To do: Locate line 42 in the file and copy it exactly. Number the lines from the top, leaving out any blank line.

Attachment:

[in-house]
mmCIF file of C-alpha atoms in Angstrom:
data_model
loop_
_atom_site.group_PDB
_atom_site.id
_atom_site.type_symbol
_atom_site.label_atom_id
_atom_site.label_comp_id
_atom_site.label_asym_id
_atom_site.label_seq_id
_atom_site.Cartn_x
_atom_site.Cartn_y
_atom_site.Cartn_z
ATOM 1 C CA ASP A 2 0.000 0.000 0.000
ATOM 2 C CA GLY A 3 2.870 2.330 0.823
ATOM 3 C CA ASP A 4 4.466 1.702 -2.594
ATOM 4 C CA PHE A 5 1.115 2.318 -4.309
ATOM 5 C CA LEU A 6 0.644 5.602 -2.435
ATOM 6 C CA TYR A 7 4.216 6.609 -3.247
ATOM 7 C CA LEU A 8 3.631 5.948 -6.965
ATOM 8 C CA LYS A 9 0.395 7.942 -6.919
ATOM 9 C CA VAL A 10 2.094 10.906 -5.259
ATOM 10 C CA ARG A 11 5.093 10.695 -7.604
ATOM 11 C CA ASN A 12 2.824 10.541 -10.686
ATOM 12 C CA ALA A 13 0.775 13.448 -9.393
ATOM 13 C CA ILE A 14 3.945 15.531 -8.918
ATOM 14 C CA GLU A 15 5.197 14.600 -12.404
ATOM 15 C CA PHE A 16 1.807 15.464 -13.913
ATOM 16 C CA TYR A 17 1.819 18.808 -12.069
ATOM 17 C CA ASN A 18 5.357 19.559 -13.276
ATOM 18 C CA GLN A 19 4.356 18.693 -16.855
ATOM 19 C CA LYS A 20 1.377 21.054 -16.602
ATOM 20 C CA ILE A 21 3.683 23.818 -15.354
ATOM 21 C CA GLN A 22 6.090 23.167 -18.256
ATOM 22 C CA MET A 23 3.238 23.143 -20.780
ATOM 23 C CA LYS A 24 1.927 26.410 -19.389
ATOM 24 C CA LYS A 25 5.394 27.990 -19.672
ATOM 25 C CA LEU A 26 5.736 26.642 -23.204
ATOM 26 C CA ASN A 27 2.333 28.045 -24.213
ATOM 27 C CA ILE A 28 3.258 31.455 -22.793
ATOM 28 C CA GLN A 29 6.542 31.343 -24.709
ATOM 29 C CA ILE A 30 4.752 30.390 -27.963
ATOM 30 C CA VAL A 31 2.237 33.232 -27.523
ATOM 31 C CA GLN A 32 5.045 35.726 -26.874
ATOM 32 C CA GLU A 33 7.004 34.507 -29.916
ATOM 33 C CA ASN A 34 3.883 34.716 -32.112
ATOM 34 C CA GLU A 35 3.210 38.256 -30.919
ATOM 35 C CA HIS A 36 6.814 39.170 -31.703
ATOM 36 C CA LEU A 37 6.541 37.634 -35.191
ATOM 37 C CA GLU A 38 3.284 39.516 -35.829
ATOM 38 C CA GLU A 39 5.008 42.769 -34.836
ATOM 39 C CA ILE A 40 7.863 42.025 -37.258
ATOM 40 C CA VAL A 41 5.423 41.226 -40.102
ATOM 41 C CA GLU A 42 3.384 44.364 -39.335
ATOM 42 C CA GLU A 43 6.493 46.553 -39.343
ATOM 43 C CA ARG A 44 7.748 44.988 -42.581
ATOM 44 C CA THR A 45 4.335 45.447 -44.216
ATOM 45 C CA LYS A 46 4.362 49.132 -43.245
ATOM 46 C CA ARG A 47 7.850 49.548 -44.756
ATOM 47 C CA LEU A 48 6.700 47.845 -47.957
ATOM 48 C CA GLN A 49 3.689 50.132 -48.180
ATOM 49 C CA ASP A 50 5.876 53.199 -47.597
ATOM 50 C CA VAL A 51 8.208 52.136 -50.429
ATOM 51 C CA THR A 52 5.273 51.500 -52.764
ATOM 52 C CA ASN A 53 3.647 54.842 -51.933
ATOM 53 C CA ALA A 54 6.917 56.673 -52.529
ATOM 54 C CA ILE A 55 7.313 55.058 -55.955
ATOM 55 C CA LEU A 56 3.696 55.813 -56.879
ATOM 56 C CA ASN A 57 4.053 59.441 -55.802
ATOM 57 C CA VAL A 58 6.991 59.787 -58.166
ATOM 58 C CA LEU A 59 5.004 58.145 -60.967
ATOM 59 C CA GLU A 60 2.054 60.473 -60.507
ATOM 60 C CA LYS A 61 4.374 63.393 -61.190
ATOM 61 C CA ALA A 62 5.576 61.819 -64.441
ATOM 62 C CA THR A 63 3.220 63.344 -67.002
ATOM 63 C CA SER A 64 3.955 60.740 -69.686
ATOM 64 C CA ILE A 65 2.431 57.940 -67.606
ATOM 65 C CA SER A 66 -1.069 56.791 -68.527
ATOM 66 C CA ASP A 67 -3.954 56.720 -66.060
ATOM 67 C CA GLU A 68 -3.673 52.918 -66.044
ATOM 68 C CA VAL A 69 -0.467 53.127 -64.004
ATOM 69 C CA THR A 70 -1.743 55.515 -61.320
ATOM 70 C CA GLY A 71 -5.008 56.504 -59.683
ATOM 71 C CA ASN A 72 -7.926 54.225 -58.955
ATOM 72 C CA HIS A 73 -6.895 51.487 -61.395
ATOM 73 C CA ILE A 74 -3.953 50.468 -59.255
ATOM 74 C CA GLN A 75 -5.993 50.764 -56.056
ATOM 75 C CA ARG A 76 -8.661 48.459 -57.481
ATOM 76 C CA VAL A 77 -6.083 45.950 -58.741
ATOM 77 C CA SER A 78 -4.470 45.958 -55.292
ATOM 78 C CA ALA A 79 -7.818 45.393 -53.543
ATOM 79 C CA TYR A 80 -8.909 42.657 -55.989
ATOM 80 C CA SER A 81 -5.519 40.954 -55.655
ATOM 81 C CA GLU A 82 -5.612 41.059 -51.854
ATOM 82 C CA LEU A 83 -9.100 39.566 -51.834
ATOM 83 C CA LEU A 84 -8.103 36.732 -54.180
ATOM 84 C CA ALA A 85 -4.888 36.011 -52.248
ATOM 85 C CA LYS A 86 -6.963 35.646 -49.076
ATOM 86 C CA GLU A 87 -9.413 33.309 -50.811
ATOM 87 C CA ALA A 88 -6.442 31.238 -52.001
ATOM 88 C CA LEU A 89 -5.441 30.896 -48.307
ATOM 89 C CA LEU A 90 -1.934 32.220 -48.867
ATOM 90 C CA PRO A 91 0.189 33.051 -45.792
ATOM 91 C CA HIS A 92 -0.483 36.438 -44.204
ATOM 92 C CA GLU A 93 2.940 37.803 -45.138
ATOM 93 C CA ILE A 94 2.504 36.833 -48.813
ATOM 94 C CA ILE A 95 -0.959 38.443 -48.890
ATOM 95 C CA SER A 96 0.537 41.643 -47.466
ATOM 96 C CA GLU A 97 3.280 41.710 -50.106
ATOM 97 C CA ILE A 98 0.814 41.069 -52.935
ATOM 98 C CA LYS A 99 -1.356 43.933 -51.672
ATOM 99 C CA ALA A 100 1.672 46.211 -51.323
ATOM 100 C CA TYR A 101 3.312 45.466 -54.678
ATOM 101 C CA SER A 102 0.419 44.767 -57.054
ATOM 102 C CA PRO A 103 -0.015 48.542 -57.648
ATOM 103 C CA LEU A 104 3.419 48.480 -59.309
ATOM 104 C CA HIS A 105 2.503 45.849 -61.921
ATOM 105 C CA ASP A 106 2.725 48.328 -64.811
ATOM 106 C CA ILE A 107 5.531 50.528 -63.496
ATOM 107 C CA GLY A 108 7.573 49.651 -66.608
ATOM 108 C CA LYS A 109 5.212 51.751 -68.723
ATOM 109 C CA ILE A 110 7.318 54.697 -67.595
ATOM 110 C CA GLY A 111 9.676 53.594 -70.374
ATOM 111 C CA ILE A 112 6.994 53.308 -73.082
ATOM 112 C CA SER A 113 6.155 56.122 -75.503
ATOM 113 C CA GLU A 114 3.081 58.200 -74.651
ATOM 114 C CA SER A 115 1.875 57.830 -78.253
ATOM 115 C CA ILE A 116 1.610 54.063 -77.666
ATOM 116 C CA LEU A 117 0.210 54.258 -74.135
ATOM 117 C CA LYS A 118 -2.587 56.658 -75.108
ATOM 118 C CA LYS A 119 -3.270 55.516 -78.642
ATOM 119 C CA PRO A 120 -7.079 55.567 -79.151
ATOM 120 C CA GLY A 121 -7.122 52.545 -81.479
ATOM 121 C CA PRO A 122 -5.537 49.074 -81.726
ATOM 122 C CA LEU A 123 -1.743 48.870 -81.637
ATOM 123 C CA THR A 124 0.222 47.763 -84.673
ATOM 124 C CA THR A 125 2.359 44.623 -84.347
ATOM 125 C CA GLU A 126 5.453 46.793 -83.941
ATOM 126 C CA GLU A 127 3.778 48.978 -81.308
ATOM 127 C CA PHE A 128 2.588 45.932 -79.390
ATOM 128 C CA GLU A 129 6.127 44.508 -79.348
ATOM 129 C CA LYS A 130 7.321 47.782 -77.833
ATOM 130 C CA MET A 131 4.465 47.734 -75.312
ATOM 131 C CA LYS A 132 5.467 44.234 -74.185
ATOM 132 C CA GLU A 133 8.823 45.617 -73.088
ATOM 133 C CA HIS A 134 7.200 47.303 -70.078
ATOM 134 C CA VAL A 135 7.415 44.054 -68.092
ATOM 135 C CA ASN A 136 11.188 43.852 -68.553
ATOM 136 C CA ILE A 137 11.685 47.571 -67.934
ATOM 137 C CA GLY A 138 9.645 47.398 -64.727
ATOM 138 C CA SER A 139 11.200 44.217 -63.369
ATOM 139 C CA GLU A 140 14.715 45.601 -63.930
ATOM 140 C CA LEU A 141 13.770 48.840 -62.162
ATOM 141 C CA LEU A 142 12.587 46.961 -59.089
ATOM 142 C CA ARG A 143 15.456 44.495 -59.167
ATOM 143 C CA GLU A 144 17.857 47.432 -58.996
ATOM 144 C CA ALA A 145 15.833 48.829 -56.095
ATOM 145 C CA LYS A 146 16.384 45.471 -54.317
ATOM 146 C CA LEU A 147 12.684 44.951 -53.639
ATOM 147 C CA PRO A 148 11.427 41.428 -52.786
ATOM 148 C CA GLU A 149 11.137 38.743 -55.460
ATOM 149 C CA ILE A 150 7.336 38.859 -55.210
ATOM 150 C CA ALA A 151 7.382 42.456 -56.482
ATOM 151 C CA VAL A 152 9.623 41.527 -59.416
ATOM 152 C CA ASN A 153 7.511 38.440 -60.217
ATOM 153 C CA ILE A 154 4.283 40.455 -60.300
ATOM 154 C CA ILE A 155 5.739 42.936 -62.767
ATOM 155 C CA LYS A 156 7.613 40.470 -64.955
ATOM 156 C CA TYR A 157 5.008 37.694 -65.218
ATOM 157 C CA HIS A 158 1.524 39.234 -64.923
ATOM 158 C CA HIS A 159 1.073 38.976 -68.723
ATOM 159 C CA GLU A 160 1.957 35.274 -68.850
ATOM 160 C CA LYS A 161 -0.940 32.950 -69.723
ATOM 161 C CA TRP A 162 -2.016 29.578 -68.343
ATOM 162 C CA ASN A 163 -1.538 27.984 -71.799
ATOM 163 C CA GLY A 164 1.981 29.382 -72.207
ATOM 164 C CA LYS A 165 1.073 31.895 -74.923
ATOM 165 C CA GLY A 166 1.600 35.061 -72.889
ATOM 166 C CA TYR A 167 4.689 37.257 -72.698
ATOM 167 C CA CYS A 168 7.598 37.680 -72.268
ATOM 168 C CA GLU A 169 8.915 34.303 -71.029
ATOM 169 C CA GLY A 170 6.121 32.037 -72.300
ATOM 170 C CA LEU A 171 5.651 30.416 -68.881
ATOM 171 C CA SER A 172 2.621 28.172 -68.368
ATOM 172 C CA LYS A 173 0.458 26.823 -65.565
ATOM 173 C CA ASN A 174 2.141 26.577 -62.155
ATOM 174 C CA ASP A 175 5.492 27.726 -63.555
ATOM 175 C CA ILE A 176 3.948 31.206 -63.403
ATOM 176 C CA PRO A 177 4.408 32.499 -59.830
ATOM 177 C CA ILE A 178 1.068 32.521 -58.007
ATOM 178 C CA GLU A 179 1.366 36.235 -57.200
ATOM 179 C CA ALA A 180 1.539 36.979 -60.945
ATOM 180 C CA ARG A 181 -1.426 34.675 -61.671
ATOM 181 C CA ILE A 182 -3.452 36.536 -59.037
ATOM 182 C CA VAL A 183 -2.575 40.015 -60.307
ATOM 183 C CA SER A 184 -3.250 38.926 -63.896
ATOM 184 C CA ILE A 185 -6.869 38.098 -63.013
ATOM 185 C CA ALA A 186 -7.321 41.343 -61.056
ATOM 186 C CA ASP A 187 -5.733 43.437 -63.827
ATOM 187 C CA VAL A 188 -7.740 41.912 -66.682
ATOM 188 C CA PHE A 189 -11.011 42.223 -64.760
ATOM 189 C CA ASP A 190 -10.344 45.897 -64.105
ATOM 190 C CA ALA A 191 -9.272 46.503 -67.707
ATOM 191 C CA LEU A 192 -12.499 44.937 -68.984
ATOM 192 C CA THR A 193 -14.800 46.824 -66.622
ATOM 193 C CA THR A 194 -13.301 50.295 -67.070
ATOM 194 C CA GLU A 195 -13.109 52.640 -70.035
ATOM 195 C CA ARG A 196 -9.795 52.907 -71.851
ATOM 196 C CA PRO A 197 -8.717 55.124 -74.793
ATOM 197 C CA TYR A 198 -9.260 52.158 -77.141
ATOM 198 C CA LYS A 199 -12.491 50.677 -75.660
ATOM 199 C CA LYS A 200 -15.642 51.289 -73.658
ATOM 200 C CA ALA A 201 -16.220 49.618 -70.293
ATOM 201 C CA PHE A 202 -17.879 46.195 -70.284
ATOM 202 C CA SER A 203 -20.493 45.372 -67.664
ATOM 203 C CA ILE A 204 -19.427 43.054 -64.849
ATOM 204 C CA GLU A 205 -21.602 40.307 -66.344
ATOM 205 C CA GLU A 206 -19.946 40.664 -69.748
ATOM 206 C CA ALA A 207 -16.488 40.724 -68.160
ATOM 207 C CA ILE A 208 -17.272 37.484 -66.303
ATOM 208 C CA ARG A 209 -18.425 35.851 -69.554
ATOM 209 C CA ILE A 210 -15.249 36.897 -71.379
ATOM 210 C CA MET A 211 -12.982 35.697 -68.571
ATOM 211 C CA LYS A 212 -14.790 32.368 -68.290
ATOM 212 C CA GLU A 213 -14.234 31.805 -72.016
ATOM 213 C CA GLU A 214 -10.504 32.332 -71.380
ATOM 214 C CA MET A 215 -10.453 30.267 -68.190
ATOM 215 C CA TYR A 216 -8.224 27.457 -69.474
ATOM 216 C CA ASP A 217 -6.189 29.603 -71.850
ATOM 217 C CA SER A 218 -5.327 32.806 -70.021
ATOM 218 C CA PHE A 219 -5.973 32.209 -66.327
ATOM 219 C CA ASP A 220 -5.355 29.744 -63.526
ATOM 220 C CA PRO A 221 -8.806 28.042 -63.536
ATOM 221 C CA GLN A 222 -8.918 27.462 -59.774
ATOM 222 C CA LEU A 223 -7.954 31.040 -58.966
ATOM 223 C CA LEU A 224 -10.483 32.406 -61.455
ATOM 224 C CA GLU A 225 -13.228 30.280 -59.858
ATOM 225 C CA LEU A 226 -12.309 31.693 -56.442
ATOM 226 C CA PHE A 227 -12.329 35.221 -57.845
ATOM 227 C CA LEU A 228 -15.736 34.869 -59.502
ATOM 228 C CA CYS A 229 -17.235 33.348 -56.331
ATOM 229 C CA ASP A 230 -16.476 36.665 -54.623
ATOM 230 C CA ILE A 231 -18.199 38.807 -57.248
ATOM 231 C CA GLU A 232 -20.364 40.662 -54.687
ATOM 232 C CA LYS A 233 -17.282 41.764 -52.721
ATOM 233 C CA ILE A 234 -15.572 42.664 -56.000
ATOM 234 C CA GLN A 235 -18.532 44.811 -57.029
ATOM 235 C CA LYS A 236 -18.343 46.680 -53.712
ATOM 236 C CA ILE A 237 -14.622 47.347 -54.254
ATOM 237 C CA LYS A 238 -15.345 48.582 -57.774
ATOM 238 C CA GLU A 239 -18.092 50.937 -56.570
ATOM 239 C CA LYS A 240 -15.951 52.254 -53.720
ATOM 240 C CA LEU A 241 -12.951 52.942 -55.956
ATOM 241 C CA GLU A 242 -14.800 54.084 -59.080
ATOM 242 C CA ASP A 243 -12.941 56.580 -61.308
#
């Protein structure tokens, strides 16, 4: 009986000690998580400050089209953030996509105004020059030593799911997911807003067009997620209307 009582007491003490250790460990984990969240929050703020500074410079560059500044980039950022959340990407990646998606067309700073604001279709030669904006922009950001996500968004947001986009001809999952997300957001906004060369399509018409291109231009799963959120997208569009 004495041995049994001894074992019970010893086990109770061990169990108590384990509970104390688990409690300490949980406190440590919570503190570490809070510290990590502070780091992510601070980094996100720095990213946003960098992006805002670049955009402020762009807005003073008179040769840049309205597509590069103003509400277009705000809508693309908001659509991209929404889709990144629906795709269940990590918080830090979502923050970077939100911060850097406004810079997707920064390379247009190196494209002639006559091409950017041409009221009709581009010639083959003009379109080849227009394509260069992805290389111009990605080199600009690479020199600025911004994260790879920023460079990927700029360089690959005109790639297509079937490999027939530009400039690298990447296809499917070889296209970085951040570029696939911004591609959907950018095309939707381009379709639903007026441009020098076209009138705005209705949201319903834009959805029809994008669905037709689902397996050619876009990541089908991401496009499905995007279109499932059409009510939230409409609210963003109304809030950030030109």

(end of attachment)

ATOM 28 C CA GLN A 29 6.542 31.343 -24.709